Since when are teachers allowed to modify facts and figures to fit within their own narrow, incomplete idea of what children should be learning? When this is allowed, the truth in education is lost to the spin of politics and religion.
Sharing in my own acute embarrassment that such a move could take place in today's society, John Avise, a genetics professor at the University of Georgia, responded to the announcement by saying, "I hope we don't have to change the word 'chemistry' to 'the movement of molecules across space' next. I'll have to rewrite a lot of my texts."
It seems to me that excluding scientific facts and theories in order to promote a single religious agenda to students who look to the education system to provide a balanced and honest learning experience is reprehensible at best. It's unnecessary to teach children that the world is once again flat and is indeed the center of the universe since we learned long ago that these ideas were not correct. In fact, when we stifle the free flow of ideas to our children, we cripple future generations from continuing to learn and grow and expand our scientific knowledge.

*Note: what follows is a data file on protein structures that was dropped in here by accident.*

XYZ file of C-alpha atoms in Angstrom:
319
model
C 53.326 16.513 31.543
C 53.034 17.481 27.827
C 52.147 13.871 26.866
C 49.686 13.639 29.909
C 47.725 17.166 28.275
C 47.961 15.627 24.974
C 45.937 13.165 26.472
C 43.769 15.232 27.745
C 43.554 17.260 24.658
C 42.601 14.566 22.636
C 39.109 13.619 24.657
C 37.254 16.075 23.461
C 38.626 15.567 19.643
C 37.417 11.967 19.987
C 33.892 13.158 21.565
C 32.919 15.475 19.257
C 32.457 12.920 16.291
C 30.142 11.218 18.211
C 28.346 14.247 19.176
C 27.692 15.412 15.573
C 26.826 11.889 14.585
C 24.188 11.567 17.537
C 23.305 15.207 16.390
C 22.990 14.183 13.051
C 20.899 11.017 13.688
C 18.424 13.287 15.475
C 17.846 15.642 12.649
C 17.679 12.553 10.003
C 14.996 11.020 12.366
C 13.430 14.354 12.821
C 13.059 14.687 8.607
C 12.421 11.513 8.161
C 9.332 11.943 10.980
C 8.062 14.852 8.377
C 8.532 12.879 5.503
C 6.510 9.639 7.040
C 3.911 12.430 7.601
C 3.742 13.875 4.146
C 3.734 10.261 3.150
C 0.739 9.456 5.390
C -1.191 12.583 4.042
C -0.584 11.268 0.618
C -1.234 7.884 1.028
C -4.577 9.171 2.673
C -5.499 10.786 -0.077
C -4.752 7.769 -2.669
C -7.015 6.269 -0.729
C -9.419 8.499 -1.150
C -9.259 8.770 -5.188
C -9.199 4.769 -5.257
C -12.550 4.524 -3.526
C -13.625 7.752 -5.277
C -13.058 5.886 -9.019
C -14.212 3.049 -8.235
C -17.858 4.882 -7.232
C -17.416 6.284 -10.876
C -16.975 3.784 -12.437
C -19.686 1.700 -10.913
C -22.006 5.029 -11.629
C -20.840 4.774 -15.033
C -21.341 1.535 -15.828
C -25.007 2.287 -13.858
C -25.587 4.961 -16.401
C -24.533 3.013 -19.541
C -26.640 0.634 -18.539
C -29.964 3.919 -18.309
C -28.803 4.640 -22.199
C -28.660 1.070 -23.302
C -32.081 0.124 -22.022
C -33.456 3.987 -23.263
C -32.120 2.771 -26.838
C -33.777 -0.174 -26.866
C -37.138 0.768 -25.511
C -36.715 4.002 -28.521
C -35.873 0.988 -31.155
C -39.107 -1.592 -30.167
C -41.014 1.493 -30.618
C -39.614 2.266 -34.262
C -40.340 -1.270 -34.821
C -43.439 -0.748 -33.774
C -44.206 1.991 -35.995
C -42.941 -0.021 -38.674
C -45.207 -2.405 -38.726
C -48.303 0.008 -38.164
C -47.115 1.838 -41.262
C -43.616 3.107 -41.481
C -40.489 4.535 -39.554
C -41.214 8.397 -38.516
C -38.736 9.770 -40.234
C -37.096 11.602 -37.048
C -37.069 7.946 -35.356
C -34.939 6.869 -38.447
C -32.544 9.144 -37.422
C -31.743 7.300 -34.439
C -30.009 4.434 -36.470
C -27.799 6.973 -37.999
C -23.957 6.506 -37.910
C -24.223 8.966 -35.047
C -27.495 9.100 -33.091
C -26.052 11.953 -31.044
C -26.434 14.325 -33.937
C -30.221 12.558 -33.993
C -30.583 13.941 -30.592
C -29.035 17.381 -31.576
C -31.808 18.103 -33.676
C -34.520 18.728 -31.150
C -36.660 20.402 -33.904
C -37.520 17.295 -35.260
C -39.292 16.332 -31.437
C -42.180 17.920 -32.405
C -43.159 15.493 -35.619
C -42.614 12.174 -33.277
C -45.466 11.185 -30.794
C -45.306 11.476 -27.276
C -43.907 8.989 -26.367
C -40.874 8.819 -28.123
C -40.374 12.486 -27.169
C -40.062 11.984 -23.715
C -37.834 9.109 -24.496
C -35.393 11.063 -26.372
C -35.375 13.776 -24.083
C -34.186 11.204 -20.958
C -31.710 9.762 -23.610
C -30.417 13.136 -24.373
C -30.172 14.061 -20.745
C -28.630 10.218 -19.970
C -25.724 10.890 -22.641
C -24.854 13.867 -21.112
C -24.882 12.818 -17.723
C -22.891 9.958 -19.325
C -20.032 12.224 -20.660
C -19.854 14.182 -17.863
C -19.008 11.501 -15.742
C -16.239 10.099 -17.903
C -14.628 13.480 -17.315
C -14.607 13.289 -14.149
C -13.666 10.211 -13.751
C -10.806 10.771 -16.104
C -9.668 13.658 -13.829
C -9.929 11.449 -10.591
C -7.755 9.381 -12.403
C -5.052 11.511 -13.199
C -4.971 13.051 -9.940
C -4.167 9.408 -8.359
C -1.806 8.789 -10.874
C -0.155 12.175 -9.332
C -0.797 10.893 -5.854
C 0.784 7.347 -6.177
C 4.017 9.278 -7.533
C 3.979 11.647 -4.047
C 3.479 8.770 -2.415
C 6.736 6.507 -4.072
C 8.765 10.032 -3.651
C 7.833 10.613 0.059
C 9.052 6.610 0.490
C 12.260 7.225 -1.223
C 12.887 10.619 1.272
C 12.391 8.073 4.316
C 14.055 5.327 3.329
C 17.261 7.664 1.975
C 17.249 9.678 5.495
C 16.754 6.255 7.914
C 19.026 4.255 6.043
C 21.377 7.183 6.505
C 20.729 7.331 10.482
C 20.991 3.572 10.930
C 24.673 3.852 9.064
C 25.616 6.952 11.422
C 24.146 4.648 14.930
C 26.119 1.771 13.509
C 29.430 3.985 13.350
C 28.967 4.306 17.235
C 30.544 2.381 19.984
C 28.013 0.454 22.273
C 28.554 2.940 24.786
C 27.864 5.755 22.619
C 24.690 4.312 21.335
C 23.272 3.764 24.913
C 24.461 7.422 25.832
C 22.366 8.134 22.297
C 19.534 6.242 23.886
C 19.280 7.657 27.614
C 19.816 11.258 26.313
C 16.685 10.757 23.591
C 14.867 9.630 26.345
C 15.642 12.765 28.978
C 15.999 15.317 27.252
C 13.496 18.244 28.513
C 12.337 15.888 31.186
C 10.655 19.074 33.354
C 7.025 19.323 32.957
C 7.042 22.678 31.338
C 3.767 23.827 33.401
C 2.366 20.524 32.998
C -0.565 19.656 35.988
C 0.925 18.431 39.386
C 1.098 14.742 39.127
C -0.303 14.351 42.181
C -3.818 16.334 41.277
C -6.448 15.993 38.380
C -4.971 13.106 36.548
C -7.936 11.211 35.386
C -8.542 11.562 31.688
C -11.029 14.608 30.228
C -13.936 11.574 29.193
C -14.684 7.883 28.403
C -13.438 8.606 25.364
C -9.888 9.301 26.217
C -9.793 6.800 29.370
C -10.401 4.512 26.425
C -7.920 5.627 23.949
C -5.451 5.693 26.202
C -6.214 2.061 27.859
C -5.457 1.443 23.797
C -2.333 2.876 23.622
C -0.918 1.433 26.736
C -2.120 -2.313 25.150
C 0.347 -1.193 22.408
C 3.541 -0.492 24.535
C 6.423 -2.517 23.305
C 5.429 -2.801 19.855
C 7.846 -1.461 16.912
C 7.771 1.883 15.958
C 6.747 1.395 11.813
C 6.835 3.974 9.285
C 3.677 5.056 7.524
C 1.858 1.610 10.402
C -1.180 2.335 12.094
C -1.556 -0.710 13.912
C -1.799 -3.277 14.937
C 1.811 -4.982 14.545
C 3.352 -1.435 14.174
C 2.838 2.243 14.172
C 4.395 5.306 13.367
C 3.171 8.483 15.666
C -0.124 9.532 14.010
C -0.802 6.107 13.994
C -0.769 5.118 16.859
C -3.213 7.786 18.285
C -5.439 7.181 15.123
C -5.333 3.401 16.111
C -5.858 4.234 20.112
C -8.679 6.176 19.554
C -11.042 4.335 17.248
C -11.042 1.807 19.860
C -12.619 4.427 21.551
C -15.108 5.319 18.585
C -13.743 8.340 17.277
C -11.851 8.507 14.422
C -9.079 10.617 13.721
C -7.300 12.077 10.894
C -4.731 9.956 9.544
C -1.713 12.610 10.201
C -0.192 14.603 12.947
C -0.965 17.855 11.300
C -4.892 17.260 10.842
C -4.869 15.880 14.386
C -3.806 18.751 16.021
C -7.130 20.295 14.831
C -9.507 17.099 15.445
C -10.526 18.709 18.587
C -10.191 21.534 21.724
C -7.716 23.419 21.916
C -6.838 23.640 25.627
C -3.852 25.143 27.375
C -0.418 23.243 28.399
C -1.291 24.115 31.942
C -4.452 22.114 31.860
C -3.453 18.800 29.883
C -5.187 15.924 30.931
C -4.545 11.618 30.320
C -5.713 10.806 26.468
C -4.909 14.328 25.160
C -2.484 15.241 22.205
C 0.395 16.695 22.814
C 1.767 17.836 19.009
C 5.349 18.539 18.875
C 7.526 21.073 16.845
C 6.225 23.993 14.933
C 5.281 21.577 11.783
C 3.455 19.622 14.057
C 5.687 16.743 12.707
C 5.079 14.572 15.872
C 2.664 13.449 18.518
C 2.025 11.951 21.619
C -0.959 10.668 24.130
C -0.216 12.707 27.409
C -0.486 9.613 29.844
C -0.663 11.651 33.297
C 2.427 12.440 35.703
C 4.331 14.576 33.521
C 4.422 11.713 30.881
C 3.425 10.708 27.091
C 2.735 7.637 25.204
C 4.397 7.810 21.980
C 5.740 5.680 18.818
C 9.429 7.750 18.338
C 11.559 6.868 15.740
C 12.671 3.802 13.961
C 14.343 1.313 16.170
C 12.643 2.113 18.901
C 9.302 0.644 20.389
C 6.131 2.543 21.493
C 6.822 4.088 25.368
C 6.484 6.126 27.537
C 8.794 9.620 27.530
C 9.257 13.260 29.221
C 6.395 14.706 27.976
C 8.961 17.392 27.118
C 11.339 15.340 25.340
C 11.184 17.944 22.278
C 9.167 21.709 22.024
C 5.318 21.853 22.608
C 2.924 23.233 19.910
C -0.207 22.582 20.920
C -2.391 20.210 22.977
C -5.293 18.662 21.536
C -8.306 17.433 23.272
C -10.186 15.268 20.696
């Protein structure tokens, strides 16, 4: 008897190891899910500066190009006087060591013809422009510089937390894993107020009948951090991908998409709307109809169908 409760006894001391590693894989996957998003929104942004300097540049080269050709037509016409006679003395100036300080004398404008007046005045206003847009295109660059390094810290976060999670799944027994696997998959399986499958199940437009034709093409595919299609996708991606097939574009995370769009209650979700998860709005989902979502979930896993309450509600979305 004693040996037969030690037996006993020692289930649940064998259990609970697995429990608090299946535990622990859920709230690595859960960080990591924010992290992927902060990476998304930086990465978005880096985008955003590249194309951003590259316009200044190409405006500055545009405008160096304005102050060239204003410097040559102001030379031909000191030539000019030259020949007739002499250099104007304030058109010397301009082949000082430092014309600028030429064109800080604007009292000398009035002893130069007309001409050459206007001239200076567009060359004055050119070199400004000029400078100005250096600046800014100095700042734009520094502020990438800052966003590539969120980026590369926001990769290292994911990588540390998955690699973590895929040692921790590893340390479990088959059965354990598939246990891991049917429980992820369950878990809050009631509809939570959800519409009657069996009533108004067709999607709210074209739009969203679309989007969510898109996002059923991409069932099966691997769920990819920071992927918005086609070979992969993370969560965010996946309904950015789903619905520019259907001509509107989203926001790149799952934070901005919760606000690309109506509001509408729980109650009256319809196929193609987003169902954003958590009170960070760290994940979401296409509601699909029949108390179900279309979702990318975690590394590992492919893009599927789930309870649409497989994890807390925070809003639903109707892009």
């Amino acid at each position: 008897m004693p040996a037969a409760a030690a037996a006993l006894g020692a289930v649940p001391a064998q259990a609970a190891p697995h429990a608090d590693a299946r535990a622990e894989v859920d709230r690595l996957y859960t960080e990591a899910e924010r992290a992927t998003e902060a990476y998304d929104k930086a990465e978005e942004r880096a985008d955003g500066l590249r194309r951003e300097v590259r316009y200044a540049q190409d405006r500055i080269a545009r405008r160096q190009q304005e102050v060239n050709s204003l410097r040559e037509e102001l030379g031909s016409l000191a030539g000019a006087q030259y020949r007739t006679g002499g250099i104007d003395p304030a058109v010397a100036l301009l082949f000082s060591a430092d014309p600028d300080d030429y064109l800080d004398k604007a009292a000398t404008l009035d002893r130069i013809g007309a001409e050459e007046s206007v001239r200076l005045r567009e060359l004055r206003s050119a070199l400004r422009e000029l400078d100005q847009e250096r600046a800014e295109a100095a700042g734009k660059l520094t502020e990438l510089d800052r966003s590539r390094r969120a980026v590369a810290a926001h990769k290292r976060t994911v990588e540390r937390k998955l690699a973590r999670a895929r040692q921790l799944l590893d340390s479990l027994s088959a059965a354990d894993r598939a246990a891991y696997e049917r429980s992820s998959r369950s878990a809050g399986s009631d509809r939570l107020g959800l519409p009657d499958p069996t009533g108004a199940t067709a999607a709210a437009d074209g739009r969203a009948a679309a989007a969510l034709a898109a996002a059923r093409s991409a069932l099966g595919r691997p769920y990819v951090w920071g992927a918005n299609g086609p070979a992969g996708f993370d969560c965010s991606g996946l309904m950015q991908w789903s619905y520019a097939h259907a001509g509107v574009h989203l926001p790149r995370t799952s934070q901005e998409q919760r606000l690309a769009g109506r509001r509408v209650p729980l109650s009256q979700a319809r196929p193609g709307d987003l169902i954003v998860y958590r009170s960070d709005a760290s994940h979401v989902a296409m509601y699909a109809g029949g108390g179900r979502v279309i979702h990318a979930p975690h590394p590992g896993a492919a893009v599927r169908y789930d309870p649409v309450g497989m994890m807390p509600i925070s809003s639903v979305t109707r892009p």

The advancement of humans as a whole is endangered by such selfish attacks on truth.
This decision, if it stands, will mean that Georgia will have taken a very large step backward in science. Students of such an education system must be considered under par and inadequate for the real world. With a crippled and incomplete — if not entirely inaccurate — picture of the universe around them, these children are clearly being betrayed by those entrusted with ensuring their education.
I can only hope that this decision is reversed, either by the educational system or the courts, before much damage is done to the unsuspecting next generation from Georgia.
Here’s the archive of the latest welcome message from the front page.
Welcome to my little corner of the Internet. My name is Jason (duh, right?), and this is my experiment in self-expression. It’s about life, the universe, and my kids. I had no grandiose ideas when I started it and continue on in the spirit of ad hocism.
You can learn a little something about me and my life from what I divulge here. It centers around my kids (the four cats who are very much in charge around here), my tattoos (those I have and those I intend to get), piercings (again those I have and those I intend to get), working out and trying to build a better body, my experiences, and exercising my free speech by discussing politics, local, national and world events, technology, science, national security, and a host of other things that I’m interested in.
Hopefully some of the things you’ll find here will entertain you. If I’m lucky, you might find something here that will make you think.
So take a look around and feel free to let me know what you think either by sending me an email or signing the Guestbook.